Starting on January 1, 2011, “financial institutions” subject to the federal Gramm-Leach-Bliley Act (the “GLB Act”) will have to use new model privacy forms if they want to take advantage of a “safe harbor” for compliance with requirements for providing initial and annual privacy notices to customers. The model privacy forms will replace the sample clauses associated with an existing safe harbor that expires at the end of 2010. As a result, organizations – ranging from banks to credit counseling agencies to payday lenders to travel agencies to debt collectors – will need to update their privacy notices in order to rely on the safe harbor.
The privacy rules under Title V of the GLB Act, which became effective July 1, 2001, require “financial institutions,” including banks and nonbank companies that engage in “financial activities” such as lending, brokering, consumer loans, money transmission, providing financial advice or credit counseling, and other various activities, to provide initial and annual privacy notices to their customers.
These privacy notices must describe the “financial institution’s” policies and practices with regard to disclosing nonpublic personal information to both affiliated and nonaffiliated third parties. Privacy notices also must include relevant opt-outs under the Fair Credit Reporting Act (the “FCRA”).
The privacy rules do not require that the notice be in a particular format. Rather, “financial institutions” can design their own notices based on their own practices, provided they comply with the standards in the GLB Act and privacy rules. The privacy rules had contained sample clauses that many institutions have used to comply with the privacy rule as a safe harbor set to expire on December 31, 2010.
New Model Privacy Forms
In 2009, the Board of Governors of the Federal Reserve System, Commodity Futures Trading Commission, Federal Deposit Insurance Corporation, Federal Trade Commission, National Credit Union Administration, Office of the Comptroller of the Currency, Office of Thrift Supervision, and Securities and Exchange Commission published final regulations amending their respective privacy rules implementing the GLB Act to issue model privacy notices.
The new model privacy notices are intended to be more comprehensible to consumers, with a clear format and design, provide clear and conspicuous disclosures, allow consumers to easily compare the privacy practices of different financial institutions, and have an easy-to-read font. The model privacy form also addresses opt-outs under the FCRA.
One of the advantages of using the model form is that if fully implemented and prepared pursuant to the directions, the adoption of the model notice by a “financial institution” is considered a legal safe harbor, fully satisfying the disclosure requirements for privacy notices. Also, the federal agencies eliminated the safe harbor under the prior regulations based on the sample clauses for privacy notices; this change is effective on January 1, 2011. “Financial institutions” may continue to use their existing privacy notices, based on the sample clauses or otherwise, but there would be no safe harbor under the rules unless they adopt the new format exactly as provided for in the rules.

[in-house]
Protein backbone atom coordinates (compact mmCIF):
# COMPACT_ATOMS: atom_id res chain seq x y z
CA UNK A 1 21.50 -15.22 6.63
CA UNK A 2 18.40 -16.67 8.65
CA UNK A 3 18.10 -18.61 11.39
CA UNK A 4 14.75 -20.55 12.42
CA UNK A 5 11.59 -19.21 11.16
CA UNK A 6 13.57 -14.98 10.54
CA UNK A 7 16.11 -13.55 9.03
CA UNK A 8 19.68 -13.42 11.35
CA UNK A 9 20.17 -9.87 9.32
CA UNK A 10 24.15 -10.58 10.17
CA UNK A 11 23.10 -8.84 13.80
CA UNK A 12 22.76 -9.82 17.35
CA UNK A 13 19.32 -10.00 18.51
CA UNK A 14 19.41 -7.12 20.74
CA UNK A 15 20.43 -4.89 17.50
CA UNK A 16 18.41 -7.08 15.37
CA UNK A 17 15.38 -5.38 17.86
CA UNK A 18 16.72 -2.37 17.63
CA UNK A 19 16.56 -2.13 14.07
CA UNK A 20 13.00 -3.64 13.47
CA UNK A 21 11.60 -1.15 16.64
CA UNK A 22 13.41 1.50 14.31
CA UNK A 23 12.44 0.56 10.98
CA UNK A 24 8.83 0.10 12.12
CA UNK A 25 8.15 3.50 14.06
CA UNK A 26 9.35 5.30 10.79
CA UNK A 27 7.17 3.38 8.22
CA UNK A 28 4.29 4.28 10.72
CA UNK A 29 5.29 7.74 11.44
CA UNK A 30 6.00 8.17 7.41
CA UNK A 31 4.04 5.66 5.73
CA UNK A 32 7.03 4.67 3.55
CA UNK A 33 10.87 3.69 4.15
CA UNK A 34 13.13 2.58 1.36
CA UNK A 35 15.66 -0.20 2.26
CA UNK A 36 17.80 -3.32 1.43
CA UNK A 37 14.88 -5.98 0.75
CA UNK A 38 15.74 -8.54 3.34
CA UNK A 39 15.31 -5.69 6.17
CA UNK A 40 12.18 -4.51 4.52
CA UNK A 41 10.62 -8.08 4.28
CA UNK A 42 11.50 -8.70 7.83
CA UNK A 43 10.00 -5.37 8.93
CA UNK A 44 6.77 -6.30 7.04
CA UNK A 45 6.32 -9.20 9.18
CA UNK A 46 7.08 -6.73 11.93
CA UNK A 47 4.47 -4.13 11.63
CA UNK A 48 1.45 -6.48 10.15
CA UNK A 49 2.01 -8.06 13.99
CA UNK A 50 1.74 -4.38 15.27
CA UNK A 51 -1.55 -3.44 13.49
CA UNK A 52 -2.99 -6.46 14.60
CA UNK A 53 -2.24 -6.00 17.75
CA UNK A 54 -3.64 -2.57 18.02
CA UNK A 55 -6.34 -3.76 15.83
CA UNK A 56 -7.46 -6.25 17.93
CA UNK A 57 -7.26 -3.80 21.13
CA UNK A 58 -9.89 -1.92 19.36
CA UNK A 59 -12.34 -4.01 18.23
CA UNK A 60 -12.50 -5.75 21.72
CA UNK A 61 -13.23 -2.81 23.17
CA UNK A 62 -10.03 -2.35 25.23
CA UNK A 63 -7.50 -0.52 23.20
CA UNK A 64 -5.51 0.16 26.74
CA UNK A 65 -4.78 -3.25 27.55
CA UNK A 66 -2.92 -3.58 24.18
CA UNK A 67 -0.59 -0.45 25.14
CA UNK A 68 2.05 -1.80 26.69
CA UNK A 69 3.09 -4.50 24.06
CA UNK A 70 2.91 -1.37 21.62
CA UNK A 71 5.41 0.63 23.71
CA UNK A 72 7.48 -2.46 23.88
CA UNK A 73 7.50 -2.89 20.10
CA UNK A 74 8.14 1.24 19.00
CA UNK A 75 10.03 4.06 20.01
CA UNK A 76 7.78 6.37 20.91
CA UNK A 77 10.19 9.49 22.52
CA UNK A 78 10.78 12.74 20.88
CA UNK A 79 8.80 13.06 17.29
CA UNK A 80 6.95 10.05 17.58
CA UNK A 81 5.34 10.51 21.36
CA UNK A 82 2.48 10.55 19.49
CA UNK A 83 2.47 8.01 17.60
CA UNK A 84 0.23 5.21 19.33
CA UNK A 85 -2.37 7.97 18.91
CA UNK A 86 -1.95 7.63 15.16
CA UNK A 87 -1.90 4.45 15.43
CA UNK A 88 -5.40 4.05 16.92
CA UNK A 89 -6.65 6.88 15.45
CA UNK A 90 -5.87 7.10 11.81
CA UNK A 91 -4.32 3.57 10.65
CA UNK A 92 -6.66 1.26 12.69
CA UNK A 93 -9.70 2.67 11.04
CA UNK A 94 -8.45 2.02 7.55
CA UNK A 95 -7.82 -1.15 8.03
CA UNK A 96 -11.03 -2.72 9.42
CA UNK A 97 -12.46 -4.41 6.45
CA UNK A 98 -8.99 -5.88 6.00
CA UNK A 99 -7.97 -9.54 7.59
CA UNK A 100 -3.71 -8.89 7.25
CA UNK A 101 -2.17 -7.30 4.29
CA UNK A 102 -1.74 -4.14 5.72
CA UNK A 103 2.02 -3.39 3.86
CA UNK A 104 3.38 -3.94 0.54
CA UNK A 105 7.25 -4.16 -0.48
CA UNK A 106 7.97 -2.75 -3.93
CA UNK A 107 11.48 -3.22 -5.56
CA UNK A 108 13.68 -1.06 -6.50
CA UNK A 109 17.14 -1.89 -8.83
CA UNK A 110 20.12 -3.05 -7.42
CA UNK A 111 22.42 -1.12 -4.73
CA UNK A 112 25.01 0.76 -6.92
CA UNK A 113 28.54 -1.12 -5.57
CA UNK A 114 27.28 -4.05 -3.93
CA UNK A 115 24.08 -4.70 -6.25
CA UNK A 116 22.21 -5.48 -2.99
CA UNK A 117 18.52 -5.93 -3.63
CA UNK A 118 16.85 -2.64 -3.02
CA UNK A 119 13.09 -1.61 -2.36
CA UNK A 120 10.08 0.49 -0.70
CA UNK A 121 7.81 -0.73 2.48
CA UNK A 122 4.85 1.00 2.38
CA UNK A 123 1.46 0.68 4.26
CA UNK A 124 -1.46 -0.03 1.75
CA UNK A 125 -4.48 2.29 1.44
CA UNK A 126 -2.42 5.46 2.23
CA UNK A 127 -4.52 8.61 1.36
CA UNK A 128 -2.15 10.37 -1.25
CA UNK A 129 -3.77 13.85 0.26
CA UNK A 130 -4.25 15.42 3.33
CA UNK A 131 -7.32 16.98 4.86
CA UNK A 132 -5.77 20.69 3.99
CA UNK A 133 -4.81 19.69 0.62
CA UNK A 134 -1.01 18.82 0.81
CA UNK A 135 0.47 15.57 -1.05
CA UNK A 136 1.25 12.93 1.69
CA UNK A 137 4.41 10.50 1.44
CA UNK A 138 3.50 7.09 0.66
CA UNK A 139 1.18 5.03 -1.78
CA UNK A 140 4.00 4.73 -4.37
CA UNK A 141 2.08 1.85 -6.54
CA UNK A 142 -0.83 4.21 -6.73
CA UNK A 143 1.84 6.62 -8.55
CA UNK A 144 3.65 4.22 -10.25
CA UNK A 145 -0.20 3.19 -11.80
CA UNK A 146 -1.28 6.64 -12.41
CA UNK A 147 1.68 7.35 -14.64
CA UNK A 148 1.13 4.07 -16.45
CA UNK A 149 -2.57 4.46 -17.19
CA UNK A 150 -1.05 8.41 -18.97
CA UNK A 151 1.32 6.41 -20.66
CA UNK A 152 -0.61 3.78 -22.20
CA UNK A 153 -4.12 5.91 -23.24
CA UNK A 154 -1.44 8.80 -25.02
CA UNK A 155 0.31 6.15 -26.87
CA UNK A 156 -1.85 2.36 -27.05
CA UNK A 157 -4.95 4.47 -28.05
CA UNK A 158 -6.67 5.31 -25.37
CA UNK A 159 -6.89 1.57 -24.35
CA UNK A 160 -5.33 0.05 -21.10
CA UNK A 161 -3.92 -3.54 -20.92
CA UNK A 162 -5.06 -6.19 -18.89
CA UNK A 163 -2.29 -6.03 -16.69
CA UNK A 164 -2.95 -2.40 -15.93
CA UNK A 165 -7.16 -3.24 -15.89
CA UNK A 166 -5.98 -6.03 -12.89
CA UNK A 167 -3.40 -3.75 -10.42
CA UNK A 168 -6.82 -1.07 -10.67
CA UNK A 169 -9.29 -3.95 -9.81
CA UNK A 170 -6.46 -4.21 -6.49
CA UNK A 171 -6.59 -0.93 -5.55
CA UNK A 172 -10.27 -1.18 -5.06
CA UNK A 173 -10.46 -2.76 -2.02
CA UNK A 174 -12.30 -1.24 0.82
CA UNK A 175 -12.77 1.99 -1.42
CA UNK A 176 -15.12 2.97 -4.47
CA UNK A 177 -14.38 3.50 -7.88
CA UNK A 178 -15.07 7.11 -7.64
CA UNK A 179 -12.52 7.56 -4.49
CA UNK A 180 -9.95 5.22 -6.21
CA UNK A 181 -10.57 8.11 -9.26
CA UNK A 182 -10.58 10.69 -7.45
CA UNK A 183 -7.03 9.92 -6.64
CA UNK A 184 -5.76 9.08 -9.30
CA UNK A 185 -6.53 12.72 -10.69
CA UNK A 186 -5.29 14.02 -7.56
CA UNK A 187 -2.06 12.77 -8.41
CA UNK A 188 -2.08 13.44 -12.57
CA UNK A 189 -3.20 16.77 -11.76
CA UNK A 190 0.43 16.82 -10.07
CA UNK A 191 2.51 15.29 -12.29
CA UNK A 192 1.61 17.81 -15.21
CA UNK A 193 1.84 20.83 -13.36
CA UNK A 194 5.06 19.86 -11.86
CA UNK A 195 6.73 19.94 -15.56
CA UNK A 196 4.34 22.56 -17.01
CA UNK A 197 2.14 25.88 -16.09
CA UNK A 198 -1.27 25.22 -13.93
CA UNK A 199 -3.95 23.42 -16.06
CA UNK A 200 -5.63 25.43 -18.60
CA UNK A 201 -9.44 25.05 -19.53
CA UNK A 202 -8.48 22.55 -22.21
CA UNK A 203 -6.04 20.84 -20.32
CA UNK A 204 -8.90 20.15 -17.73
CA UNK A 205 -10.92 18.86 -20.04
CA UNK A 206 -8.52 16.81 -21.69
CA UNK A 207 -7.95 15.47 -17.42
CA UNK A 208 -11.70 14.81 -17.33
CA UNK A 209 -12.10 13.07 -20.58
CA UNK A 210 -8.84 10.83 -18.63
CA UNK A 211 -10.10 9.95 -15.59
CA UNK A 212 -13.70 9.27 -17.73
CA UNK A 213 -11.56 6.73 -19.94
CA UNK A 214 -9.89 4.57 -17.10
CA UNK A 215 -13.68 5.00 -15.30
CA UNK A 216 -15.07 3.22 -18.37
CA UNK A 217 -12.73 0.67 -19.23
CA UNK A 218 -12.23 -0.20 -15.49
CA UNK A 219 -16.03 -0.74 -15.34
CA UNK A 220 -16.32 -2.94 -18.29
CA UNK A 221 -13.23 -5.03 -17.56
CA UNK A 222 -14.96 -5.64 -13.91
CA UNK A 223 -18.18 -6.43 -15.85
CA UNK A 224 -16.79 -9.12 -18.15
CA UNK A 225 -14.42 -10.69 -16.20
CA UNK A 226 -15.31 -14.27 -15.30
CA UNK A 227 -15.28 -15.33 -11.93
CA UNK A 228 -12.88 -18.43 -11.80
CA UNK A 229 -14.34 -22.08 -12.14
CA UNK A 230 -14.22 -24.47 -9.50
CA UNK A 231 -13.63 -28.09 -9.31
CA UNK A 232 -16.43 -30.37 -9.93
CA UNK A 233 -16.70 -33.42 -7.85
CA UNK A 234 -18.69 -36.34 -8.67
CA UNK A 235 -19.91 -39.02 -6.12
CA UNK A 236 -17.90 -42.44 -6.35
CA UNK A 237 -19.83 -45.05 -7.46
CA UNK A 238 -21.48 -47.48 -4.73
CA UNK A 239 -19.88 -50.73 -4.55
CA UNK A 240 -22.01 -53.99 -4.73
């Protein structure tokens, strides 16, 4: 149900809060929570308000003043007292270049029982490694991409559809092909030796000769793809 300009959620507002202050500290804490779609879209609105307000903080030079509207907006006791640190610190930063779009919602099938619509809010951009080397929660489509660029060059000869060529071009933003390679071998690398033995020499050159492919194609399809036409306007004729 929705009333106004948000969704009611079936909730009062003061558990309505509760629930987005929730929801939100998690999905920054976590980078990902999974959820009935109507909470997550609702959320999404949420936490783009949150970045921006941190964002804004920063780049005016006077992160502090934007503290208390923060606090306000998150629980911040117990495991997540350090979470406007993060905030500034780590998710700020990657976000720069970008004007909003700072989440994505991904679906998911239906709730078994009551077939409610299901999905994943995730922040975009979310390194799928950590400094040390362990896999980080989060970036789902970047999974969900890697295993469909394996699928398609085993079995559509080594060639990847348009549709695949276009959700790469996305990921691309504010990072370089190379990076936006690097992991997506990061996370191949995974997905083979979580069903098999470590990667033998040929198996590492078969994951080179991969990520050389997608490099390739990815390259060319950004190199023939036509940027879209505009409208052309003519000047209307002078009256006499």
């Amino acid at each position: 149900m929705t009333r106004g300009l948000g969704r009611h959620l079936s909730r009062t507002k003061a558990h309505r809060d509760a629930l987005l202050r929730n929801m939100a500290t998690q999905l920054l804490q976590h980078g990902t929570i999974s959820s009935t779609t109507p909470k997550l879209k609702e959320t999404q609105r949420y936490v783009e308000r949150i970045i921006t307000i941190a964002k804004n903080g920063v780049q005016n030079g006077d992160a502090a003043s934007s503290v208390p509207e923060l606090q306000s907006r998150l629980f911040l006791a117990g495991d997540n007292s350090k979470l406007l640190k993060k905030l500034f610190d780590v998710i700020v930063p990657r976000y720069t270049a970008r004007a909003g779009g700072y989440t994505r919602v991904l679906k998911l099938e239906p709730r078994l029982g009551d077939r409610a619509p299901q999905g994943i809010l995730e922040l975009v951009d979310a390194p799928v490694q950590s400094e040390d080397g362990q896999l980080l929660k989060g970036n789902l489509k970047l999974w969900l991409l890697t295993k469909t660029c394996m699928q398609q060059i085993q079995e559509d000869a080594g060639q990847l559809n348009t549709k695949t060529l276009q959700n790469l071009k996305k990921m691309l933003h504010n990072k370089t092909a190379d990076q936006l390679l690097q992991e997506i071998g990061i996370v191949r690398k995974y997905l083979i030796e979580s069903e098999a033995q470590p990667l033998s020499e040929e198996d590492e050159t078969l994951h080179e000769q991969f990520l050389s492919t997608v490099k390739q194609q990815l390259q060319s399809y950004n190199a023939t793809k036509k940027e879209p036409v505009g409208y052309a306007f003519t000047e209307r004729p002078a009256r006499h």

There are three versions of the model privacy form: (1) a model form with no opt-out; (2) a model form with opt-out by telephone and/or online; and (3) a model form with opt-out by mail.
Finally, the agencies each amended their privacy rule to allow an alternative statement when an institution shares information in a manner that does not require providing an opt-out notice. This language would replace the commonly used phrase, “as permitted by law.” Moreover, the FTC revised its rule to require more specific disclosures in place of that now ubiquitous phrase when a “financial institution” under its jurisdiction does not use or share information in a way that requires an opt-out notice.
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“Financial intuitions” have been obligated to provide privacy notices for almost 10 years now. Covered entities should evaluate their consumer information data collection practices and privacy notices to ensure that these practices are disclosed sufficiently on an ongoing basis. Entities that have been using the previous safe harbor language likely will want to revise the text and format of their initial and annual privacy notices in order to take advantage of the new safe harbor to satisfy the GLB Act’s disclosure requirements.
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Jonathan Pompan, an attorney in the Washington, DC office of Venable LLP, represents nonprofit and for-profit companies in regulated industries in a wide variety of areas including advertising and marketing law compliance, as well as in connection with Federal Trade Commission and state investigations and law enforcement actions. For more information, please contact Mr. Pompan at 202.344.4383 or jlpompan@Venable.com.
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This article is not intended to provide legal advice or opinion and should not be relied on as such. Legal advice can only be provided in response to a specific fact situation.